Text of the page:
Rand Paul Is Fighting Against the Patriot Act

May 20th 2015

Alex Mierjeski

Senator and 2016 presidential hopeful Rand Paul (R-Ky.) invoked what his office described as a filibuster in the Senate Wednesday as lawmakers voted to renew the National Security Agency's (NSA) controversial bulk data collection program, which trawls millions of Americans' phone records.

"I've just taken the Senate floor to begin a filibuster of the Patriot Act renewal. It's time to end the NSA spying!" he wrote on Twitter.

News outlets have pointed out that Paul's speech is not technically a filibuster, since no specific bill is being delayed.

"The people don't want the bulk collection of their records, and if we were listening, we would hear that," Paul, who has been a vocal opponent of the practice, said on the floor in a speech that began Wednesday afternoon.

The controversial Patriot Act and it's provisions, like Section 215, which allows the NSA to sweep up Americans' phone records, is set to expire on June 1 unless Congress acts to renew it. Paul, whose libertarian political beliefs tend to skew against government intrusiveness, has previously said that he opposes the program and does not want it reauthorized. In a video he recorded two hours before he began his speech, Paul described his opposition to the Act and its renewal.

"I've chosen to filibuster the Patriot Act because the Patriot Act is the most unpatriotic of acts: it's unconstitutional, [and] it contravenes the Fourth Amendment, which says you have a right to privacy. The Patriot Act does not individualize warrants, it allows for general warrants, and it allows for a lower standard that can be used in our courts. This is very important, and I won't stand for the Senate to shove us aside and not debate this important issue."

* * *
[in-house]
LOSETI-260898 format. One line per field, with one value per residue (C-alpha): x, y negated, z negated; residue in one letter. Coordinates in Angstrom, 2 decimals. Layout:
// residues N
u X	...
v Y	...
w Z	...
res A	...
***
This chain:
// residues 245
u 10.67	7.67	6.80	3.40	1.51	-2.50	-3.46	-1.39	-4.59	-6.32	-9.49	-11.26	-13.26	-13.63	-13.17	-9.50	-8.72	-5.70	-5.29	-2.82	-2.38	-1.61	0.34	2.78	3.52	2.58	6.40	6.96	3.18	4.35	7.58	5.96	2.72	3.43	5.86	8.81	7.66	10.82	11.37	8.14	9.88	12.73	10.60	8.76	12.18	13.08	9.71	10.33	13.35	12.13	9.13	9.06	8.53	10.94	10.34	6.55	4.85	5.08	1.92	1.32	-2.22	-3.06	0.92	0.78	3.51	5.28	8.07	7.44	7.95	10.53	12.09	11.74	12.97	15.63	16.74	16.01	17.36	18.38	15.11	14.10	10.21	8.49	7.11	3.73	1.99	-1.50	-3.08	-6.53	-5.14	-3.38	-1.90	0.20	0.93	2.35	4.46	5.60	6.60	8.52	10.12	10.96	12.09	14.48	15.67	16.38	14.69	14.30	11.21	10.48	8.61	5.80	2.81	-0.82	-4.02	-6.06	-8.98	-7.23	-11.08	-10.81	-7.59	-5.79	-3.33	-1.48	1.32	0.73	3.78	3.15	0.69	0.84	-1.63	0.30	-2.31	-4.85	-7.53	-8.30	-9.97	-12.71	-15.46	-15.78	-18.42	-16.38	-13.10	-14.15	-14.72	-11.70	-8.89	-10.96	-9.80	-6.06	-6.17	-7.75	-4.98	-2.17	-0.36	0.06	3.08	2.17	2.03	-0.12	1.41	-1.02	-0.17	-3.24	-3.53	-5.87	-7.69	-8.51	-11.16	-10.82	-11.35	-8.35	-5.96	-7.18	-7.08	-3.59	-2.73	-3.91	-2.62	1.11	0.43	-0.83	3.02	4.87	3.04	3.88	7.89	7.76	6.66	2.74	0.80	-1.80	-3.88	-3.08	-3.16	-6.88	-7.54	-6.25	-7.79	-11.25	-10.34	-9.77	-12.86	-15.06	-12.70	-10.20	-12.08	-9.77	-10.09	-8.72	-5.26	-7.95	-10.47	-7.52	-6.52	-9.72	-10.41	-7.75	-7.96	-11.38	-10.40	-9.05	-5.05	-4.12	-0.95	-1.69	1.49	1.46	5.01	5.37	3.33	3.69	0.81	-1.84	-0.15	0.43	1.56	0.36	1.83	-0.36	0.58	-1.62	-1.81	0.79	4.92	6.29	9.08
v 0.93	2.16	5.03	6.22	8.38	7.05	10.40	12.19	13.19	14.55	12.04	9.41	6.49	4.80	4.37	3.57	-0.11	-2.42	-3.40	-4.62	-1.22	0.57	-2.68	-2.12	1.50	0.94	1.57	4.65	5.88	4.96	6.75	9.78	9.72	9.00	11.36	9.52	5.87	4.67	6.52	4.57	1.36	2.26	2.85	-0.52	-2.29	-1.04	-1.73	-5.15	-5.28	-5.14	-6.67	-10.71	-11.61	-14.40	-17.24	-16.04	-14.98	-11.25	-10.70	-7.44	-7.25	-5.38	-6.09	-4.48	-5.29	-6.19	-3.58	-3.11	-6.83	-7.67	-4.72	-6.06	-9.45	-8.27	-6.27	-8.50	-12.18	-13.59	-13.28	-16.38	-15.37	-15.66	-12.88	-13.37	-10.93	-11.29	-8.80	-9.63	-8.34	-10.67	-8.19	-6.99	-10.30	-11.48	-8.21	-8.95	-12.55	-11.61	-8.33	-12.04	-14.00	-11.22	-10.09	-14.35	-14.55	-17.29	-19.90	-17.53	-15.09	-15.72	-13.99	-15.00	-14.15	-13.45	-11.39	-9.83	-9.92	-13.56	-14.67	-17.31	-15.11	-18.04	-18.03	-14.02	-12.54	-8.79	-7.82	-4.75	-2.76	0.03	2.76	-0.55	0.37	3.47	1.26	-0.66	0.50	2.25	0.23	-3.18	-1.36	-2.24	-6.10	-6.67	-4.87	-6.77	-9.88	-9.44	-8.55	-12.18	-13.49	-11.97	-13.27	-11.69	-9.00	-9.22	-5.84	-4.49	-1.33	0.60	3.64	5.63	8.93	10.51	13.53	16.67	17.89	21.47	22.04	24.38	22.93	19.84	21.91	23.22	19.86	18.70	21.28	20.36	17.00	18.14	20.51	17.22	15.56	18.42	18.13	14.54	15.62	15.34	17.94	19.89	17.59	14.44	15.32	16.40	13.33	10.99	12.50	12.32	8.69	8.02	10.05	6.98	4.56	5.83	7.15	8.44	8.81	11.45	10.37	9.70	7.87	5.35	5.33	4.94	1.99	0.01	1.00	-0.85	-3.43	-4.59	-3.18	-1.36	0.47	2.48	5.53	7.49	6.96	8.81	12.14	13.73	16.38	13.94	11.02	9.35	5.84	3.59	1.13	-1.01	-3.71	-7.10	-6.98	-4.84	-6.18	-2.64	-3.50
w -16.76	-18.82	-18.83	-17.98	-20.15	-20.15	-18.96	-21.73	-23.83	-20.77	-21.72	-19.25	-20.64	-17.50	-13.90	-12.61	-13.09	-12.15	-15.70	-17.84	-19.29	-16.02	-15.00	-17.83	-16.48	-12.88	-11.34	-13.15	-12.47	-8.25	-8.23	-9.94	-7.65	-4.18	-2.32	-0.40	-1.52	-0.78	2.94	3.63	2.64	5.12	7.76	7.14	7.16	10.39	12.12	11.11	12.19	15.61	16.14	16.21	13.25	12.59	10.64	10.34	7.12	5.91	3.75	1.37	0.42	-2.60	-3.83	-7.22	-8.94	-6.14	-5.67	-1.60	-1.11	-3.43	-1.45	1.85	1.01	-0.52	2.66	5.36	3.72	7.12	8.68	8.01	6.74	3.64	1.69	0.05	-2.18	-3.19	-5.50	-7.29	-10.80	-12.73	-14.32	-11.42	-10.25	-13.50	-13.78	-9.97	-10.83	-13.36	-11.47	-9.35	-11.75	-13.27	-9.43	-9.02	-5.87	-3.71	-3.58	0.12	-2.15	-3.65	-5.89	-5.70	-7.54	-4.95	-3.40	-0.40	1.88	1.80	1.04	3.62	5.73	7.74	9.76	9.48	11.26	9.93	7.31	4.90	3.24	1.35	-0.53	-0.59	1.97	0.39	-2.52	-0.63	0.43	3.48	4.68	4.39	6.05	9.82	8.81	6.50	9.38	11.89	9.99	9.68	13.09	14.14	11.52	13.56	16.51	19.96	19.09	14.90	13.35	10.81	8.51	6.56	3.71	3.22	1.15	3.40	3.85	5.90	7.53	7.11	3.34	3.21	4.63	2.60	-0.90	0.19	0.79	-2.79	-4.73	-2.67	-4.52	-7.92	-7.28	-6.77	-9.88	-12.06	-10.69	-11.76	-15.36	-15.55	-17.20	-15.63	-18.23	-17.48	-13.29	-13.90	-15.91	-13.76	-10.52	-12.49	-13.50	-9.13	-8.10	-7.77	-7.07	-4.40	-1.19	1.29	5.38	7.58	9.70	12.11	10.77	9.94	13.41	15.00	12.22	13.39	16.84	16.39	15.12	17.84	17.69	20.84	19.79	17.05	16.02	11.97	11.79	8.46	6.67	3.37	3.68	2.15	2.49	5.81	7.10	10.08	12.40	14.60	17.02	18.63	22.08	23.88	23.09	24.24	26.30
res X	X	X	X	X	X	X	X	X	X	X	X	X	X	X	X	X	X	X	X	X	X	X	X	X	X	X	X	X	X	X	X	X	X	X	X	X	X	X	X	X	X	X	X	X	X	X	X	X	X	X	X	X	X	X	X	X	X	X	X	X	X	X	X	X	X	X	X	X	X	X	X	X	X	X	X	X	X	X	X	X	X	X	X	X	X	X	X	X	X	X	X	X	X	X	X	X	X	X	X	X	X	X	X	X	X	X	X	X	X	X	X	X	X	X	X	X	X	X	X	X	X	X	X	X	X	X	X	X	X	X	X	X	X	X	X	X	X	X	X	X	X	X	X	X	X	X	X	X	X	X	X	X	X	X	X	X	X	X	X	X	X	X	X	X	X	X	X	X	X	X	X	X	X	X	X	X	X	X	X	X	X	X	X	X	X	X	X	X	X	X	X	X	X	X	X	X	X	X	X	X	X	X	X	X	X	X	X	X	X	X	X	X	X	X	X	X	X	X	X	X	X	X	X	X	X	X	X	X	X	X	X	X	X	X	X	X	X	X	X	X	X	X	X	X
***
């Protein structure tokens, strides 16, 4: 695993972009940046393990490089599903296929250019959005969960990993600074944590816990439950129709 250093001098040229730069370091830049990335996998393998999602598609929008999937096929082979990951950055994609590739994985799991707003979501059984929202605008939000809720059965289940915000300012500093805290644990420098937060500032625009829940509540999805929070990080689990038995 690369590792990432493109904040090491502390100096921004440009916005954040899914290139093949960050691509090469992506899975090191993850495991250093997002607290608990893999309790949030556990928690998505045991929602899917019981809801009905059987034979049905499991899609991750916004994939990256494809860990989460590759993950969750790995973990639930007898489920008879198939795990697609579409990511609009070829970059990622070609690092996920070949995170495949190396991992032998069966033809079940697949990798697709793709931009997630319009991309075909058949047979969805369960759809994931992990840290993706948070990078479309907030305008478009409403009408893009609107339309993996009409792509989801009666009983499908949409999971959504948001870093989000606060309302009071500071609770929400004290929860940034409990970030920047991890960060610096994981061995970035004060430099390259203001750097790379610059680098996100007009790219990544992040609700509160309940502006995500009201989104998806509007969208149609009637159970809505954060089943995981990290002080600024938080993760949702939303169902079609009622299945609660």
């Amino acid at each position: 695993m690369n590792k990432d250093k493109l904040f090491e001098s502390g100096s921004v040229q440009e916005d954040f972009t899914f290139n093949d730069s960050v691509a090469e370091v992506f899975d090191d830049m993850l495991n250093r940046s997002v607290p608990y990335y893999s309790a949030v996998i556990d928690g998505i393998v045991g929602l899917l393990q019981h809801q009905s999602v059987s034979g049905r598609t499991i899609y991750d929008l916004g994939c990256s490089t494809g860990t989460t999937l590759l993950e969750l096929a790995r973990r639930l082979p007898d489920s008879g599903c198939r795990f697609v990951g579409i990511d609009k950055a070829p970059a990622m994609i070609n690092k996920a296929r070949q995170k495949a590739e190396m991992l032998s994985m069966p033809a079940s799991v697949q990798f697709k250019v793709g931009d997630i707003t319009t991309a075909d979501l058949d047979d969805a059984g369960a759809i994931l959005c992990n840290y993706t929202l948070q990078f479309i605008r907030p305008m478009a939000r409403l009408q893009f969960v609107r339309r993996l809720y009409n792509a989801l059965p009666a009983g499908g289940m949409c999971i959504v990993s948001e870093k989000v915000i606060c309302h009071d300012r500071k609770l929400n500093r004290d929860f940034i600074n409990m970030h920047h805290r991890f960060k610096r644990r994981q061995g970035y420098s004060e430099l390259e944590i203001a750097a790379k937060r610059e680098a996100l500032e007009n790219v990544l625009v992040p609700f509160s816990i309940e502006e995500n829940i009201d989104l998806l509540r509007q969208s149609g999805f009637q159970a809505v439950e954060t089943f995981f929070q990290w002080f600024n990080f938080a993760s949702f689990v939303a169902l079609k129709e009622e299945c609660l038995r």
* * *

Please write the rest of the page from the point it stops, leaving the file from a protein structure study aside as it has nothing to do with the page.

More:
Paul has become known for his use of the filibuster. In 2013, he spoke for almost 13 hours in protest of President Obama's drone program, giving rise to the social media hashtag, #StandwithRand, which his supporters still use.

The move comes as the NSA's controversial surveillance programs, which were exposed by the former NSA contractor Edward Snowden in 2013, are facing significant restructuring as Congress votes to renew them. Last week, the House overwhelmingly approved legislation––with bipartisan and White House support––that would curb the program. Under the new legislation, instead of bulk collection, the agency would rely on records stored by phone companies accessed via court order.

In the Senate, though, NSA programs face less certain opposition. Senate Majority Leader Mitch McConnell (R-Ky.), for example, supports renewing the existing program. Paul, on the other hand, is opposed to both renewing the programs as they stand, as well as the House measure to adjust them.

If it goes past midnight, Paul's speech, which was aided when he took questions from Sen. Ron Wyden (D-Ore.), could add another day to the legislative calendar and delay important votes. Members of Congress are scheduled to take Memorial Day leave on Thursday, but Paul's speech could throw that schedule off. Sen. Mike Lee (R-Utah) is also likely to help Paul by asking questions, NBC reports.

Regardless of how long he goes, the filibuster-like speech will gain Paul valuable media attention and clarify his stance on government surveillance and bulk collection. Other GOP candidates like Sens. Marco Rubio (R-Fla.) and Lindsey Graham (R-S.C.) favor renewing the Patriot Act in its current form.